Government Pays the Price for Making Fed Employees Depressed

When employees are not happy, employers – often unwittingly – pay the price. The author says that federal agency managers must not lose sight of this as they strive to operate with smaller and smaller budgets.

When employees are not happy, employers – often unwittingly – pay the price. Federal agency managers must not lose sight of this causality as they strive to operate with smaller and smaller budgets. For instance, unhappy employees – especially those who are “extremely negative” and “actively disengaged” – can severely impair productivity. In fact, the lost productivity caused by such employees costs the U.S. economy an estimated $250 billion to $300 billion annually.

Lost productivity, however, is not the only thing management should be concerned about if there is a severely unhappy employee within the agency’s ranks, especially if the discriminatory or retaliatory actions of supervisors or co-workers are the sources of his or her depression. That is because, under the Civil Rights Act of 1991, federal employees who are the victims of intentional agency discrimination can recover both pecuniary and non-pecuniary compensatory damages. As such, penny-pinching federal agencies can do themselves – and their employees – a favor by stepping up efforts to curb unlawful discrimination in the workplace.

Pecuniary damages are quantifiable and most commonly take the form of backpay, medical expenses, and other measurable financial harm that is caused by unlawful discrimination. These damages are uncapped under the Civil Rights Act and can be awarded in their proven amount. However for “future pecuniary losses, emotional pain, suffering, inconvenience, mental anguish, loss of enjoyment of life, and other nonpecuniary losses,” the maximum amount of compensatory damages that can be awarded depends on the size of the agency, as outlined below.

  • <14 employees = $50,000
  • <100 employee = $100,000
  • <200 employees = $200,000
  • >500 employees = $300,000

To determine the amount of future pecuniary losses and non-pecuniary damages a complainant should receive, the EEOC will take into consideration the nature, severity and duration of the discriminatory conduct. In Woodard v. Department of Labor (2002), the EEOC also noted that “an award of compensatory damages for non-pecuniary losses, including emotional harm, should reflect the extent to which the respondent’s discriminatory action directly or proximately caused the harm and the extent to which other factors also caused the harm.” The Commission will also look to case law to make sure its award is consistent with similar cases.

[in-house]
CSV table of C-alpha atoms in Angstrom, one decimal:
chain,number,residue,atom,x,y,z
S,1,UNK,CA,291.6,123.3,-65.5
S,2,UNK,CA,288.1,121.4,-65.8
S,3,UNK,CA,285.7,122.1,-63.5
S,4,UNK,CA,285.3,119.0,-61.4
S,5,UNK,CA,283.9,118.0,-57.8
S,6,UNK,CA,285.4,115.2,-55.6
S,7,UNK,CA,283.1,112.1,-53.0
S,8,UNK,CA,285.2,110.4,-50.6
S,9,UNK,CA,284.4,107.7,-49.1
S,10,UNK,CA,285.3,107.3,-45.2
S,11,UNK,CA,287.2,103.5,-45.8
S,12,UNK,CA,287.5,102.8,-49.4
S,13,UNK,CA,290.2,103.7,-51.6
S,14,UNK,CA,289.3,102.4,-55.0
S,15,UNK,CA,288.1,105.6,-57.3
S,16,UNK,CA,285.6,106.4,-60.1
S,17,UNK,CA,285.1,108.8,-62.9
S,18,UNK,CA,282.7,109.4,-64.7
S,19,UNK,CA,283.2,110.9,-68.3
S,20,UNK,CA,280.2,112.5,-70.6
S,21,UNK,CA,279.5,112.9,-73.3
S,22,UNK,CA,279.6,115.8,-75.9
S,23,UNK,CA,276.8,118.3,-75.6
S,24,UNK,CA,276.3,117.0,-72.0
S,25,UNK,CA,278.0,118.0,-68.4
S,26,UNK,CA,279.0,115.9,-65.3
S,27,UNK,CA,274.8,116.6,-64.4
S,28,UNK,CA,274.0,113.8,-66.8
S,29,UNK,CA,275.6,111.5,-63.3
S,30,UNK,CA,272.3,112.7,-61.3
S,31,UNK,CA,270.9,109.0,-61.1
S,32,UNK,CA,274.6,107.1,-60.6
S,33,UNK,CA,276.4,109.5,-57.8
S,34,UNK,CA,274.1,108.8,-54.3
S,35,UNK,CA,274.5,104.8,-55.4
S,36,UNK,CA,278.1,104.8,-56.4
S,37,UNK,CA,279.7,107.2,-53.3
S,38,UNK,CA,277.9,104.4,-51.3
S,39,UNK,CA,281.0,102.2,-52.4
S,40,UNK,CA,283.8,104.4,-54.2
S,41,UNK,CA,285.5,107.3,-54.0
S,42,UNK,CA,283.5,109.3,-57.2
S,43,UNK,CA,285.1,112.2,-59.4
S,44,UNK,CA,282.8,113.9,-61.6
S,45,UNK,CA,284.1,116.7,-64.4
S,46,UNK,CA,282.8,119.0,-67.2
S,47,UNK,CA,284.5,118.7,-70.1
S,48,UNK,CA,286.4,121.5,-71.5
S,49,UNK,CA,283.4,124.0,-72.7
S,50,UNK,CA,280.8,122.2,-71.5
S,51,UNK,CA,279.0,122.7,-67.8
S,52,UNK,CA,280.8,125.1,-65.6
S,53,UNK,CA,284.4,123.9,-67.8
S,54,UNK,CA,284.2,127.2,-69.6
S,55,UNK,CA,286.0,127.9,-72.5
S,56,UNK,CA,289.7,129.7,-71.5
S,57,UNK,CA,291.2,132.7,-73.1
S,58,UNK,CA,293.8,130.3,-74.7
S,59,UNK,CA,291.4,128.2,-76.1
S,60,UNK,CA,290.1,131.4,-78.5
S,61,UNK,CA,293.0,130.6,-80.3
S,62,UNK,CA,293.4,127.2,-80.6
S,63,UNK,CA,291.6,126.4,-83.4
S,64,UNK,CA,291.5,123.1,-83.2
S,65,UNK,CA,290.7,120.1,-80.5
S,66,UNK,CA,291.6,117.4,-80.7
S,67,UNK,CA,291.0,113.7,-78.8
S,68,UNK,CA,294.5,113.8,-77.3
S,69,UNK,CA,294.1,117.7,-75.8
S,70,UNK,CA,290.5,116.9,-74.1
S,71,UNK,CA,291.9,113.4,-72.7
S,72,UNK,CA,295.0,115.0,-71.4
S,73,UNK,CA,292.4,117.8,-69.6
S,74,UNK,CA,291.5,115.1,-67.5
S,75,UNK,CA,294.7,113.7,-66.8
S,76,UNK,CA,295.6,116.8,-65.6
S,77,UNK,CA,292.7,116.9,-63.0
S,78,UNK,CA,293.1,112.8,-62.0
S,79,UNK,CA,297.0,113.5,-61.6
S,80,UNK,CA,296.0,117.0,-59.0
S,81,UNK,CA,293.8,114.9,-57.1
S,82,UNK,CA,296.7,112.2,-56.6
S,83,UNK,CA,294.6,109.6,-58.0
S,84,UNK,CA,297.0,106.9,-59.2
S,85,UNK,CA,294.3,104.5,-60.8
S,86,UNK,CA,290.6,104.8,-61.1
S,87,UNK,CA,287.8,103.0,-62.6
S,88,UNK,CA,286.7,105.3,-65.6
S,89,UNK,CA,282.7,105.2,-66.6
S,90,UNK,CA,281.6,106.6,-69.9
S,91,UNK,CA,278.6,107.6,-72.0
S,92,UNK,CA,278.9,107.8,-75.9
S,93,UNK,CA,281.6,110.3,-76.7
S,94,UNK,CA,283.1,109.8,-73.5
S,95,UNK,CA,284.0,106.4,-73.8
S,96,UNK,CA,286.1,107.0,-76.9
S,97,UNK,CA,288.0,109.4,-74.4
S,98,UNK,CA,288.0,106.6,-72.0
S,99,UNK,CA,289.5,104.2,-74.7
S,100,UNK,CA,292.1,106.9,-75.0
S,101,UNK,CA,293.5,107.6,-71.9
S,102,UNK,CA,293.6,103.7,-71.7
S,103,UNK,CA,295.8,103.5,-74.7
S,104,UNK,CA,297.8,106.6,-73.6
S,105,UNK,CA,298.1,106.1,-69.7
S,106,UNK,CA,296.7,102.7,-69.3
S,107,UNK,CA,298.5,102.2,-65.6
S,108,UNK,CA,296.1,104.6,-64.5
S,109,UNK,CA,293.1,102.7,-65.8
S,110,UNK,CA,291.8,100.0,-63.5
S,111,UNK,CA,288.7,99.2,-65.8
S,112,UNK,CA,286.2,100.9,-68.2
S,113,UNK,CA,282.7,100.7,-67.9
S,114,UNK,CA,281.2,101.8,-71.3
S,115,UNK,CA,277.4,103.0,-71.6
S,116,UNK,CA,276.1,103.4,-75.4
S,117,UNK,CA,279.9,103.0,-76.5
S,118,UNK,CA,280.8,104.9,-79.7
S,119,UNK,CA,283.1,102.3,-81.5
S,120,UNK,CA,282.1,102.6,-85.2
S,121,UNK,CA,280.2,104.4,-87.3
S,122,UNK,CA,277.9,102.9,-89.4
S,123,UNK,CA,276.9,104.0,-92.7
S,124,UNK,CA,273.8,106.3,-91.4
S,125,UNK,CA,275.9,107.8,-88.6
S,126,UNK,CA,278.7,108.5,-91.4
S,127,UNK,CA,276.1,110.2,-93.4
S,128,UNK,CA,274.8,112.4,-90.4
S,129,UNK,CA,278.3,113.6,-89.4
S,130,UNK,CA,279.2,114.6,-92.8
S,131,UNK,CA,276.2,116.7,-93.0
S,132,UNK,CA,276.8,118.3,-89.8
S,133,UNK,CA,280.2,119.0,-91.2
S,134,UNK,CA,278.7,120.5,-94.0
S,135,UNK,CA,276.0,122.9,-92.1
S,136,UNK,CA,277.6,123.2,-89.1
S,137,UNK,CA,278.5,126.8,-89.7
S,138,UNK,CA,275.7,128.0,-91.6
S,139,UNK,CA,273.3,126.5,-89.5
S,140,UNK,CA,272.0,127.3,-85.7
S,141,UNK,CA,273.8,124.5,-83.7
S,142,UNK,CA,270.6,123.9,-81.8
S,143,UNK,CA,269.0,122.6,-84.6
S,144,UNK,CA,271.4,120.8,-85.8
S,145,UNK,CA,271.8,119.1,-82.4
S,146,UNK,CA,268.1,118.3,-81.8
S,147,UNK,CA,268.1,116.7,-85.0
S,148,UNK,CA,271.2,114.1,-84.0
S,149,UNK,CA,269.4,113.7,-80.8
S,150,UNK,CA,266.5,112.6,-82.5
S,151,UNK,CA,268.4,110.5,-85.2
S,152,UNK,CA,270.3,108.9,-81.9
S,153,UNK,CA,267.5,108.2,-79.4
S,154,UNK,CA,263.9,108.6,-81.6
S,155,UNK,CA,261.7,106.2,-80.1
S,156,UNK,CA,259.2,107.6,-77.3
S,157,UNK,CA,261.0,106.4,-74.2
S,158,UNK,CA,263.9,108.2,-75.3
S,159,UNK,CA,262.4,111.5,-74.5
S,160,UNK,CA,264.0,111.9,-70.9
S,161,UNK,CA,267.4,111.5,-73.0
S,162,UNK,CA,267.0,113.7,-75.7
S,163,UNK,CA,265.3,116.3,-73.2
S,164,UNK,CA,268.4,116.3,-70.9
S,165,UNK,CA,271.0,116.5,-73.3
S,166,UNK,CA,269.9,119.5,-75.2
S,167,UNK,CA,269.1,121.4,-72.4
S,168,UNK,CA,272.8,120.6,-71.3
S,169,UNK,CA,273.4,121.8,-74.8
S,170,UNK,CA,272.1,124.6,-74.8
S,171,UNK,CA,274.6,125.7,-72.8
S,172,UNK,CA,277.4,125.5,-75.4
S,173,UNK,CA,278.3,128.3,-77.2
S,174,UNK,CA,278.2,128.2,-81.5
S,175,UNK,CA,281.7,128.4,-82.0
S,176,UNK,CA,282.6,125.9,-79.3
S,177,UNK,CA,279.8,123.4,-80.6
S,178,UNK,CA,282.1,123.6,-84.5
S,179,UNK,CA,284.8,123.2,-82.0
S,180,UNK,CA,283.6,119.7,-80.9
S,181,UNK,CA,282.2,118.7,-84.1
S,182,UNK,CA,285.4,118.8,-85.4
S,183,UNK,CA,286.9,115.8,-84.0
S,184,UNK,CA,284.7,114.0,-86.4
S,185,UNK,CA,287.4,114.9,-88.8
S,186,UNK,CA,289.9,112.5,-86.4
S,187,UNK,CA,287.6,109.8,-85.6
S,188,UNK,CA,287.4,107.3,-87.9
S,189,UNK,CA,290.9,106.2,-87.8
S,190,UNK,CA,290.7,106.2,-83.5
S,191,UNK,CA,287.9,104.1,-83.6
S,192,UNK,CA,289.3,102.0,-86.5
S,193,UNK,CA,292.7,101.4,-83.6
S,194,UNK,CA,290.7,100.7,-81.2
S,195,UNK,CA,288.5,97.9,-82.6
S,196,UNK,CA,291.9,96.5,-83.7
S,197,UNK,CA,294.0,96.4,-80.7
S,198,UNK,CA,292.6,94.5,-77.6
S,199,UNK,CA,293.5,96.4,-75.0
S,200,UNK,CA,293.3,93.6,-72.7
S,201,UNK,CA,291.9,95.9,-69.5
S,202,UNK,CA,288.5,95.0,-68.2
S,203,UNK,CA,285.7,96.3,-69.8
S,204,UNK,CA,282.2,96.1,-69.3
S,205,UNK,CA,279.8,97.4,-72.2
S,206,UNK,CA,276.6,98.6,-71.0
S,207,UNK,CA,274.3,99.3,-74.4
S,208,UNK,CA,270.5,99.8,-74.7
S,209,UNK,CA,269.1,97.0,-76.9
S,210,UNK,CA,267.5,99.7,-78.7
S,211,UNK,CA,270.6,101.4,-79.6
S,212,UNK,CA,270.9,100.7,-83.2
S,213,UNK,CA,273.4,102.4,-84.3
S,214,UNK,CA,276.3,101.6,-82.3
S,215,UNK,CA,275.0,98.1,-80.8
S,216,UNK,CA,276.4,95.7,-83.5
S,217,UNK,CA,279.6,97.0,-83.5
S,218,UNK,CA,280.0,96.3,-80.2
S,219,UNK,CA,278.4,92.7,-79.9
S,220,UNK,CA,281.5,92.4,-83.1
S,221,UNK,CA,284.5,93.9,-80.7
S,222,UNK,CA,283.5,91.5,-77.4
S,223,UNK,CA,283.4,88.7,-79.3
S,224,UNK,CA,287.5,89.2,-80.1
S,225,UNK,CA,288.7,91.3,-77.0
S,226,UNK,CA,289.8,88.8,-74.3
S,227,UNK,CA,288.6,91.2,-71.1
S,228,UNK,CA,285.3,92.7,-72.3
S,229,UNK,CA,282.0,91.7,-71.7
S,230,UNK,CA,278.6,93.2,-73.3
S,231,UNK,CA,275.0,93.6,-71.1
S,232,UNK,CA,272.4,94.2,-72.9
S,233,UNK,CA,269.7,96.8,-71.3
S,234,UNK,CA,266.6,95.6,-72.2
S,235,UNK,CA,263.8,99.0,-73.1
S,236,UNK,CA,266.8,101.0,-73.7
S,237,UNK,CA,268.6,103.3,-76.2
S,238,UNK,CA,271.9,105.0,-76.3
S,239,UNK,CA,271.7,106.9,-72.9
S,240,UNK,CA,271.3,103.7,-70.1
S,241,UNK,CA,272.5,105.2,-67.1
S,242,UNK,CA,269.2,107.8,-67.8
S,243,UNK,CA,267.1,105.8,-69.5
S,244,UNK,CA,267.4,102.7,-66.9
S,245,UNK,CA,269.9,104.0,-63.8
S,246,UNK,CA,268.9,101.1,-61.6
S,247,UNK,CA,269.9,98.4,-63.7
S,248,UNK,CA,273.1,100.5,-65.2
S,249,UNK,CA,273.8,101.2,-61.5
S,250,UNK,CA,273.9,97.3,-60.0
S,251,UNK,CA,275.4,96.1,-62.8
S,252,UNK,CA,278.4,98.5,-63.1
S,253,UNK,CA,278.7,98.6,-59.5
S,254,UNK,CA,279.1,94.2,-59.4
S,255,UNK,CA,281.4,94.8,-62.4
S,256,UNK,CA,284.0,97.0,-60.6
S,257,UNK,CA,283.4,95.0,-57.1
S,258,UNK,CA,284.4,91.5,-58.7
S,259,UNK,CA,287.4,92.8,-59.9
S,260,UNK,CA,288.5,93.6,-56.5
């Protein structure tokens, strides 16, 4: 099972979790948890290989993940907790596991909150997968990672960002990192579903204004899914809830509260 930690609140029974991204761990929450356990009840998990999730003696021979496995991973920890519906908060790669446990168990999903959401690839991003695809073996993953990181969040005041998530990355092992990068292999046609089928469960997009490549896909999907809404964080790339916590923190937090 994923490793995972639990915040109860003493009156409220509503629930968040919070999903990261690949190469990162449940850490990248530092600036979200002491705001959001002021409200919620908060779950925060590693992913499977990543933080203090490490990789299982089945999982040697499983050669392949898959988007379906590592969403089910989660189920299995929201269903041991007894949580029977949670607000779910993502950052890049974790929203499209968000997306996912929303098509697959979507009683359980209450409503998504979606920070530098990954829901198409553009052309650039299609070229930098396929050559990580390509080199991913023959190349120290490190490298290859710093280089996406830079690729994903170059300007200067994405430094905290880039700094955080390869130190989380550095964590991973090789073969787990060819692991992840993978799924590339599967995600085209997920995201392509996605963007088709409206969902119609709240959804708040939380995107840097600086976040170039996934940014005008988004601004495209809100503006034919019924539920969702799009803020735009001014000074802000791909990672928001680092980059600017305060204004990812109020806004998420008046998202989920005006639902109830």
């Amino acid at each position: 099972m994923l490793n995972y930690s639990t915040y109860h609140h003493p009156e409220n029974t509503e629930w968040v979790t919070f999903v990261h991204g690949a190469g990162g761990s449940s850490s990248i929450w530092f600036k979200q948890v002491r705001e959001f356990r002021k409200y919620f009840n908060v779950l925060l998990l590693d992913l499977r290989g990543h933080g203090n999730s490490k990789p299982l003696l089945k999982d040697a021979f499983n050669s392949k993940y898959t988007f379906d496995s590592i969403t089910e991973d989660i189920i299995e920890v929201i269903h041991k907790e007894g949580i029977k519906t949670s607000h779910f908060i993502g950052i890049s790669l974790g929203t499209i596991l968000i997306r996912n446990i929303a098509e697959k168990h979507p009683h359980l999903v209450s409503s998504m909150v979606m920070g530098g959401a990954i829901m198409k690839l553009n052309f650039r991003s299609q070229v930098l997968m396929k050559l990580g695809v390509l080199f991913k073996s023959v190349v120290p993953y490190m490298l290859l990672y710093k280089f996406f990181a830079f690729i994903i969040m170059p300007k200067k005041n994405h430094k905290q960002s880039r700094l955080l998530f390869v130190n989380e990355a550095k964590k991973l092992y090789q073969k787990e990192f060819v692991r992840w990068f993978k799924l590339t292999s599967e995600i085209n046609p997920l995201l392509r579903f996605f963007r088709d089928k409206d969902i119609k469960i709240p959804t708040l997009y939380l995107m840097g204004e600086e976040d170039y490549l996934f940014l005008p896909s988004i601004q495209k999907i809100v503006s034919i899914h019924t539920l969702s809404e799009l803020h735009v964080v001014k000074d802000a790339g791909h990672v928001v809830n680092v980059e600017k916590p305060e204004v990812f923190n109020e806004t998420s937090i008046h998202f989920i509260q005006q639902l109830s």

Below is a snapshot of non-pecuniary damages the EEOC has awarded for discriminatory conduct that caused complainants to suffer from various levels of depression.

  • $195,000, Looney v. Department of Homeland Security (2005): Agency’s discrimination caused the complainant to suffer from “bouts of crying; humiliation; depression; destruction of her spirit and confidence; feelings as if she had no purpose in life; fluctuating weight problems; rashes; anxiety; nightmares relating to her supervisor; difficulty coping with life; being tense and unable to sleep when she lays next to her husband in bed; and was disinterested in sexual intercourse.”
  • $100,000, Kann v. Department of the Interior (2005): Agency’s discrimination caused the complainant to suffer for four and a half years from “avoidance of people, crowds, and intense distrust of White males; social isolation and withdrawal, including loss of friends and colleagues; joylessness and loss of sense of humor; distraction and withdrawal from family; relationship with husband severely strained; high levels of stress and anxiety; exacerbation of previously existing migraine, bronchitis, and asthma conditions; menstrual irregularities; gastro-intestinal disorders; cracking of the teeth due to excessive clenching and grinding; heart palpitations; 30 to 40 pound weight gain; foot problems; heartburn; difficulty sleeping; diagnosed with moderately severe depression and generalized anxiety; loss of appetite; diminished energy; and loss of self-esteem and self-respect.”
  • $62,000, Gist v. U.S. Postal Service (2010): Agency’s discrimination caused the complainant to feel depressed and helpless, withdraw from normal activities and become very upset over being labeled as a danger to others.
  • $40,000, Woodard v. Department of Labor (2002): Agency’s discrimination caused the complainant to suffer from major depression, and related symptoms (e.g., mood swings, loss of sleep, weight loss, leave from work for six months)

With the help of an experienced federal employment attorney, federal employees who have been the victims of unlawful discrimination can make sure that they seek compensation for not only past losses in wages, benefits, and medical bills, but also damages to compensate them for any pain and suffering caused by the agency’s unlawful discrimination.

About the Author

Mathew B. Tully is a founding partner of Tully Rinckey PLLC. He concentrates his practice on representing federal government employees and military personnel. To schedule a meeting with one of the firm’s federal employment law attorneys call (202) 787-1900. The information in this column is not intended as legal advice.